To place this in our context, let’s say, for example, that you are a science fiction writer and you suddenly come up with a concept for transporting people across long distances by dicing them up into tiny molecular fragments, converting this into some kind of electrical signal, beaming it to a receiver thousands of kilometers, and reconstituting the passenger at the far end. It sounds entirely reasonable, assuming you already have some essentially magical technology for scanning the position and orientation of several billion billion atoms, pulling them apart, communicating this colossal amount of information with error correction in any reasonable amount of time, and (here’s the tricky bit) putting it all back together without getting one’s foot literally stuck in one’s mouth. Otherwise, it becomes a literary conceit and/or plot cheat that is [post=8222235]technically inconceivable even as a general concept.

So for your scheme to work you’d have to be able to identify and place in logical order a development of the prerequisite technologies, increasing the complexity of coming up with any useful information by several more exponents. An attempt to arbitrage the future like this would result in a mass of information in which, even if you managed to come up with something useful would be hidden among the forest of utter gibberish. Consider solving a jigsaw puzzle in which you not only have no idea what the completed puzzle looks like, but is also mixed in with random pieces of other jigsaw puzzles that you mixed in. Even if you found an individual piece of the puzzle that you were actually trying to solve, you wouldn’t have any context to know that it was a valid piece.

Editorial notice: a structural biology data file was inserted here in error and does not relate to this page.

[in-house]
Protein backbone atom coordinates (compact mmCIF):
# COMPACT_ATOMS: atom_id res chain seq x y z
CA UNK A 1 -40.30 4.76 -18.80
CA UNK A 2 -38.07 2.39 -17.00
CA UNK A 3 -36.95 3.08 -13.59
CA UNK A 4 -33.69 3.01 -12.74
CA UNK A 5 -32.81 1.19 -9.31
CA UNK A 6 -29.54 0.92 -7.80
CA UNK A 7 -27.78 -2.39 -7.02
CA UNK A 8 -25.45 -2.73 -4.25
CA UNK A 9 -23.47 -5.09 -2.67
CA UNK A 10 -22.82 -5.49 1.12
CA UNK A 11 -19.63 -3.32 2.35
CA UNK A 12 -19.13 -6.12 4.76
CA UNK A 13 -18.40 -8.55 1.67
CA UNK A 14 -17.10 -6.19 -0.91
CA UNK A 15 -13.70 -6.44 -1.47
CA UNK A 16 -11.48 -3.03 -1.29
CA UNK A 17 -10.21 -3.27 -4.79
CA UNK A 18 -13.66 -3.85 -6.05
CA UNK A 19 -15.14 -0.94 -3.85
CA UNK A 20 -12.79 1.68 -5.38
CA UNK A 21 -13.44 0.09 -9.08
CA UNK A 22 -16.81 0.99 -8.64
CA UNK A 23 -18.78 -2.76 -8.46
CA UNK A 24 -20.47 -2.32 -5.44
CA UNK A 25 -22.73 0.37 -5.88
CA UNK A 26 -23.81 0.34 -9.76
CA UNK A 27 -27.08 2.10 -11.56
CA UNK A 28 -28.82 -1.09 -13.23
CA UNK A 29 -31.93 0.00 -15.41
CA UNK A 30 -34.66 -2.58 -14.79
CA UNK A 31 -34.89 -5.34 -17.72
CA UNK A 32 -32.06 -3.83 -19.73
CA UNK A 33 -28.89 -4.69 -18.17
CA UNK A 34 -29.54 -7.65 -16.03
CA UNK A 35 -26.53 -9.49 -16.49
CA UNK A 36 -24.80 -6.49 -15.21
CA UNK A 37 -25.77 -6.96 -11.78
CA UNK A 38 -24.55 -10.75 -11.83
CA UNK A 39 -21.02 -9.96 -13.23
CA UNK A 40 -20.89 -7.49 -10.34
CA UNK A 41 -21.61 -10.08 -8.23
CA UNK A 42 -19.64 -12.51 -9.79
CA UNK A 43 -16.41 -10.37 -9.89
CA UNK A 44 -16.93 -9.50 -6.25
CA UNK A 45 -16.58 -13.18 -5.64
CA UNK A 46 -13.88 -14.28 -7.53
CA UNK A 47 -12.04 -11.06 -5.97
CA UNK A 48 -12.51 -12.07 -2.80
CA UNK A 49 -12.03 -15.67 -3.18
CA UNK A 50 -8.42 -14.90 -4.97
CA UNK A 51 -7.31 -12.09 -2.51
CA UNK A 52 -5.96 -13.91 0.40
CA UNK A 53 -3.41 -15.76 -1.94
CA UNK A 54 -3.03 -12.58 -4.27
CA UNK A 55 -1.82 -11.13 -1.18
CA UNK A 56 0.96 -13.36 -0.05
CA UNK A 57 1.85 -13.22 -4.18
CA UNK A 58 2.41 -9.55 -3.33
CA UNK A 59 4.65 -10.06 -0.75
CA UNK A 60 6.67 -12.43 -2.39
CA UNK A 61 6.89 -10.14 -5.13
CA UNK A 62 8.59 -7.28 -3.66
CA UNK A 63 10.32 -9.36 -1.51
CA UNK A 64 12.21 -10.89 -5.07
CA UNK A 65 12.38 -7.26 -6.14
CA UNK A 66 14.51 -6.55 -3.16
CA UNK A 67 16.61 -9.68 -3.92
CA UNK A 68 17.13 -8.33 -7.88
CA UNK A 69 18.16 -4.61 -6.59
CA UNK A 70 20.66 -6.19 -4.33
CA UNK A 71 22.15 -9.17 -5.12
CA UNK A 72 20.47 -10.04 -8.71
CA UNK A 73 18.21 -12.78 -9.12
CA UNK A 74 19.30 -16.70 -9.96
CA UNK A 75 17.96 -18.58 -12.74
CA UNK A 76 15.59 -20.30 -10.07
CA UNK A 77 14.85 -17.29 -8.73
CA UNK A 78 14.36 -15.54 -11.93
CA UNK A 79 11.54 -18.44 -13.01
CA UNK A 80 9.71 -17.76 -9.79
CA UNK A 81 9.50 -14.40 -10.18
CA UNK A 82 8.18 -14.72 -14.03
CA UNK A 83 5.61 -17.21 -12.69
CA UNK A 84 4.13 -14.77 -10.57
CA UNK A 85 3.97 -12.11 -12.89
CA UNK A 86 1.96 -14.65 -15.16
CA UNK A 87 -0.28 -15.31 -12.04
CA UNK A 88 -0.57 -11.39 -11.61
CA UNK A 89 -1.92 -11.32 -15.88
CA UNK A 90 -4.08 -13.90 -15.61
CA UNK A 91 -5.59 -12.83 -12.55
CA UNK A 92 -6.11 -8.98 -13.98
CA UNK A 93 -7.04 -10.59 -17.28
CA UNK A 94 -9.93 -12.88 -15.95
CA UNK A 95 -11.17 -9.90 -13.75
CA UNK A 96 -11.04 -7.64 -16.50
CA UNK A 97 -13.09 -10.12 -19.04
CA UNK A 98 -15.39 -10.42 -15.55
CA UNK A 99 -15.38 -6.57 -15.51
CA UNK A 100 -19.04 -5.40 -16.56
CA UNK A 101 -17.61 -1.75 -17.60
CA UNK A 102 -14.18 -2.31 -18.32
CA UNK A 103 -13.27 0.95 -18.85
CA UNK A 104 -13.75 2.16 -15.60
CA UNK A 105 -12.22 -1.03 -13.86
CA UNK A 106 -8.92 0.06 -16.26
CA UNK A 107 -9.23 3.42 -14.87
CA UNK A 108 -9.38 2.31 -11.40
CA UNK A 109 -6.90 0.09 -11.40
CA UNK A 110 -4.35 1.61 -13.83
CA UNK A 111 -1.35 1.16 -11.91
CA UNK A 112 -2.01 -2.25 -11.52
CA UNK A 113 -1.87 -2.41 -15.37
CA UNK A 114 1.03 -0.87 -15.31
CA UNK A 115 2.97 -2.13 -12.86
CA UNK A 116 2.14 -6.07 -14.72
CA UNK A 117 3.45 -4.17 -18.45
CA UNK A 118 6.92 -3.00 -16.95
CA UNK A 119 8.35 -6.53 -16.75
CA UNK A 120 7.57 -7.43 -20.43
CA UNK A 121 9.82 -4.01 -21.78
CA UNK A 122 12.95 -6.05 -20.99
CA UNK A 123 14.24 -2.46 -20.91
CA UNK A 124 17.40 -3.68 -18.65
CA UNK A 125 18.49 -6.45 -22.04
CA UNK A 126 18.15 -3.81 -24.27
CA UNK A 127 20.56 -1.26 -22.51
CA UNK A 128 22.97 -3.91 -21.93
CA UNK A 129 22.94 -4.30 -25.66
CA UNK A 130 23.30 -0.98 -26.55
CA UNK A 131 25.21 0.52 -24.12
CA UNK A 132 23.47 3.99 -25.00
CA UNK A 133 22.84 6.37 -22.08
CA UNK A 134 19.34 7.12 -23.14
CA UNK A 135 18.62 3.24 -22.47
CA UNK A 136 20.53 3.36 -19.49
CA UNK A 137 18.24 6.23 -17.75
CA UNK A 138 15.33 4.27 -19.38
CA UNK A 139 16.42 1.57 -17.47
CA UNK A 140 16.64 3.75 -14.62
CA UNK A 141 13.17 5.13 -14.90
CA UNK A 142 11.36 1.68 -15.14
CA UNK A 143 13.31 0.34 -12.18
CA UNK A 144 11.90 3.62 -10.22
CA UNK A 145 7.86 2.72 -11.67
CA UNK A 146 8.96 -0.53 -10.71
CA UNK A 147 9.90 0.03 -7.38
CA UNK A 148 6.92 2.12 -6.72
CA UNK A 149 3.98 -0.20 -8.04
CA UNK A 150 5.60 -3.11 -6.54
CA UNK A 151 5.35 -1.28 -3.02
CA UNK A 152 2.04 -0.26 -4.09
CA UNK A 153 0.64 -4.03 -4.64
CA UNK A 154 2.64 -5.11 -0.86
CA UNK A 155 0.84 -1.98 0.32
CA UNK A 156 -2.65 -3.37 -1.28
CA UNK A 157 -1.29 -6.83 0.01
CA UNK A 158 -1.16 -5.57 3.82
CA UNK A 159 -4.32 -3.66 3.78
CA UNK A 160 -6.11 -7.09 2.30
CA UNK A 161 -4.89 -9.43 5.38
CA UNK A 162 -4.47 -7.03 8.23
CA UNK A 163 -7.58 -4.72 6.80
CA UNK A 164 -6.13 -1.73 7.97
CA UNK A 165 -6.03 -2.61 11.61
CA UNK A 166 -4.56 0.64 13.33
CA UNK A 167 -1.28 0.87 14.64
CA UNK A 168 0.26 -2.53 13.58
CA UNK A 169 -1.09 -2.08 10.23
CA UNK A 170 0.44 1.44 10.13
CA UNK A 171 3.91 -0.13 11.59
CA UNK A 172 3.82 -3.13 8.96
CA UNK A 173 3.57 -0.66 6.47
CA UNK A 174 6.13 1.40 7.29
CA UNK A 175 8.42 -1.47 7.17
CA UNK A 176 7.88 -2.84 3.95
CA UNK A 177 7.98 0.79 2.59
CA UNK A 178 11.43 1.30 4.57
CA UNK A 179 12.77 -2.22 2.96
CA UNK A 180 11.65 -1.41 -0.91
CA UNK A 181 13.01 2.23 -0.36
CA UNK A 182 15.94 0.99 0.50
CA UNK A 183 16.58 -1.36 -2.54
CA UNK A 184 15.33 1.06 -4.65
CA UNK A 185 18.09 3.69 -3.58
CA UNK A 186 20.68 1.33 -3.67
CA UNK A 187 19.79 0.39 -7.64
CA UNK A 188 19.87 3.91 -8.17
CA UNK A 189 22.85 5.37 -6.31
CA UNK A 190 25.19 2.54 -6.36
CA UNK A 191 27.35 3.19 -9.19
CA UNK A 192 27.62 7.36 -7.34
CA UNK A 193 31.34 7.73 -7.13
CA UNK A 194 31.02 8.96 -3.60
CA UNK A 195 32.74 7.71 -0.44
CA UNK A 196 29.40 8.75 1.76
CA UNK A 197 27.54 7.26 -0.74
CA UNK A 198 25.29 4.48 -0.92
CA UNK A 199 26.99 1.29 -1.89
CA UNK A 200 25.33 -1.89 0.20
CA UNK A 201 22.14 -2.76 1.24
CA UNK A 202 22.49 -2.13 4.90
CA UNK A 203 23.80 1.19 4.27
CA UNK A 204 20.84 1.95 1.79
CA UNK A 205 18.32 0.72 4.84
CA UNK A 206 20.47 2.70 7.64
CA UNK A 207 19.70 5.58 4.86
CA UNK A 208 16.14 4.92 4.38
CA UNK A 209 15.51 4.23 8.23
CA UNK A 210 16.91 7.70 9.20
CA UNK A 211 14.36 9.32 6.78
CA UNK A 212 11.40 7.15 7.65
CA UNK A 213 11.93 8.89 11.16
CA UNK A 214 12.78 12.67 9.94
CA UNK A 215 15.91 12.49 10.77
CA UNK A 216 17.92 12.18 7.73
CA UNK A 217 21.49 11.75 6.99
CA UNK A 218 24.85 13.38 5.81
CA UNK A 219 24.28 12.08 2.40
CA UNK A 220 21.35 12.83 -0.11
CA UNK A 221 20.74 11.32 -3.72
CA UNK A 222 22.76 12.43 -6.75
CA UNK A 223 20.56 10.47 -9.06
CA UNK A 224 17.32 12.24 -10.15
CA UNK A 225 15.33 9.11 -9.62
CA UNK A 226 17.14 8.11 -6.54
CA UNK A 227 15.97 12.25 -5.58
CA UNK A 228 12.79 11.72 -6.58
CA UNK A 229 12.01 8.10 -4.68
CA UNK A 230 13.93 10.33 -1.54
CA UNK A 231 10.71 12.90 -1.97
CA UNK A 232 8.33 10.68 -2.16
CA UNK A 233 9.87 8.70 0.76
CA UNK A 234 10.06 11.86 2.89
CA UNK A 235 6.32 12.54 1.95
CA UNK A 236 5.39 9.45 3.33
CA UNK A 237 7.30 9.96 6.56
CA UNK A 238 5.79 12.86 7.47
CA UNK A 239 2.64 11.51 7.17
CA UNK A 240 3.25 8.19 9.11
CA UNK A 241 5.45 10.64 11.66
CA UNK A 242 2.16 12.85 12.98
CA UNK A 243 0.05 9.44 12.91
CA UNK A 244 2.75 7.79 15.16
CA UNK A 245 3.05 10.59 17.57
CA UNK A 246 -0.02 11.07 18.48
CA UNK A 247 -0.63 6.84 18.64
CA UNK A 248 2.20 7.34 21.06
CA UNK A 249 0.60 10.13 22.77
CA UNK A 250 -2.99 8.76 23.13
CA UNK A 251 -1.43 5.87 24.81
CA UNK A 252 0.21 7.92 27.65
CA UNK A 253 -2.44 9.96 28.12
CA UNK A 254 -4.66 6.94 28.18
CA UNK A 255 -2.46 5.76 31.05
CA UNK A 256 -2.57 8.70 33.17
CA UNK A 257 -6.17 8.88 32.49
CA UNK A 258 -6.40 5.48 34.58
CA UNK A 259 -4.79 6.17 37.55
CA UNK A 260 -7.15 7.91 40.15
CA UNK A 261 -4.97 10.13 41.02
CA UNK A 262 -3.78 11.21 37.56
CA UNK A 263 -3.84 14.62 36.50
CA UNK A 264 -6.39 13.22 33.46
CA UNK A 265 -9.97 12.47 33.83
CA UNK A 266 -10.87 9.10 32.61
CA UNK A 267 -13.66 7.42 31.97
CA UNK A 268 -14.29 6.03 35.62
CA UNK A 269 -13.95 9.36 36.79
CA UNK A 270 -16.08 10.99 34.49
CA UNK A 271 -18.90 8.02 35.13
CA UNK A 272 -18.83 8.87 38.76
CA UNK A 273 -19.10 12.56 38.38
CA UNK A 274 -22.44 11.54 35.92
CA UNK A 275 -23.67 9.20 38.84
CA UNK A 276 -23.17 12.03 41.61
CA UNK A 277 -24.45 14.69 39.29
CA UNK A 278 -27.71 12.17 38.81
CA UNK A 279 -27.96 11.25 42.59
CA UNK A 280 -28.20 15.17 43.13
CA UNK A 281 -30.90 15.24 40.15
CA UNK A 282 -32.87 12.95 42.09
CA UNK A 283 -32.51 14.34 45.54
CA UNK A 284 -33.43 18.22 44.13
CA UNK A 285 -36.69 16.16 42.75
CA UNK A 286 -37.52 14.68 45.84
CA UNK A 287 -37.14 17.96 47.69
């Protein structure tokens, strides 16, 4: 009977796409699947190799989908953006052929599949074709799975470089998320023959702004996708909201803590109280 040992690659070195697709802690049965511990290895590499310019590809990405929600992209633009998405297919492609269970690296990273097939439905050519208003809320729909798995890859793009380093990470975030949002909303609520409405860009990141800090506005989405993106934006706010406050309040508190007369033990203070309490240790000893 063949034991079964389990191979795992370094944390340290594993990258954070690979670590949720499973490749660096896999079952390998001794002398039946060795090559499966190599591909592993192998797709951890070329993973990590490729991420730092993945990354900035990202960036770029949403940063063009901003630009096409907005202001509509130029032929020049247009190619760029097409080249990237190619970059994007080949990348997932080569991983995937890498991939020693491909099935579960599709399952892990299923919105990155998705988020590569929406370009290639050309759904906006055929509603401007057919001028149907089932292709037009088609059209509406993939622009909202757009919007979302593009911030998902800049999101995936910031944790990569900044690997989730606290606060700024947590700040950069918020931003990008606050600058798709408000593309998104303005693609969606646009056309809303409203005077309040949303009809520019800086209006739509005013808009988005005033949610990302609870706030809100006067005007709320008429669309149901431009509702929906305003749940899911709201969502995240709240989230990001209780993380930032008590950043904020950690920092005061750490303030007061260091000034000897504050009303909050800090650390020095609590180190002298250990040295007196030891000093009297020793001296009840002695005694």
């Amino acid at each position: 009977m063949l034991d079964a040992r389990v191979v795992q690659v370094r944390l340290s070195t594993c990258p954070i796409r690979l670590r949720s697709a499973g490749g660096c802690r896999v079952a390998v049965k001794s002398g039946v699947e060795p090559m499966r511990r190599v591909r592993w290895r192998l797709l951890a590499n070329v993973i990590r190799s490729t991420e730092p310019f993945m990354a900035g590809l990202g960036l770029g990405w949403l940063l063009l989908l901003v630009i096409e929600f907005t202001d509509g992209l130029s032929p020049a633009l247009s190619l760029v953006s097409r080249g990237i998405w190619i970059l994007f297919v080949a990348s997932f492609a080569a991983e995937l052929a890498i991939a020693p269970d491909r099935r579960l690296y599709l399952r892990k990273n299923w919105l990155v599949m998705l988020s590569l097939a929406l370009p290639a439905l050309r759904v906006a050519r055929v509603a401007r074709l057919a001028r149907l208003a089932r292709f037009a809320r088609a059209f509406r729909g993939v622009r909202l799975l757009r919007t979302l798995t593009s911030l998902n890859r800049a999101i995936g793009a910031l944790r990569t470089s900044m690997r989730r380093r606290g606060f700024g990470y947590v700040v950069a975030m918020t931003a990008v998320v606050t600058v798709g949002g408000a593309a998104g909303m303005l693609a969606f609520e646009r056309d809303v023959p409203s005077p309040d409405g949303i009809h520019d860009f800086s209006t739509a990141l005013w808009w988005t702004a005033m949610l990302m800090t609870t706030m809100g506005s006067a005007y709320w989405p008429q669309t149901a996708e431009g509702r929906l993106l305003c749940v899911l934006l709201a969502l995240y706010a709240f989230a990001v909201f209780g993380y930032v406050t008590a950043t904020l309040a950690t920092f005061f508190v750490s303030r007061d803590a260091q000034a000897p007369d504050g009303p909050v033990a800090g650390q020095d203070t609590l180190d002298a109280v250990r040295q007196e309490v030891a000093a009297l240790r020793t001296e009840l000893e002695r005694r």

You could also, as with Eddington’s infinite monkey theorem, come up with a thermodynamic objection based on the probability of operations to come up with a credible prediction versus the amount of time or degree of entropy increase produced for each operation contrasted with universal expansion. Even if events have a finite probability, if it is so small as to be considered infinitesimal in a reasonable period of time then it can be considered negligible. Purely statistical (i.e. Copenhagen) interpretations of quantum mechanics tell us that the Sun could just totally disappear one day and blink over to the other side of the galaxy, leaving us in the cold and dark. The likelihood of this, however, is insignificant along any time credible time frame for the existence of the Universe.

So in short, it won’t work, and for the same reason that insurance companies occasionally lose money on natural disasters or other unexpected claim increases despite application of the black art of actuarial science.

Stranger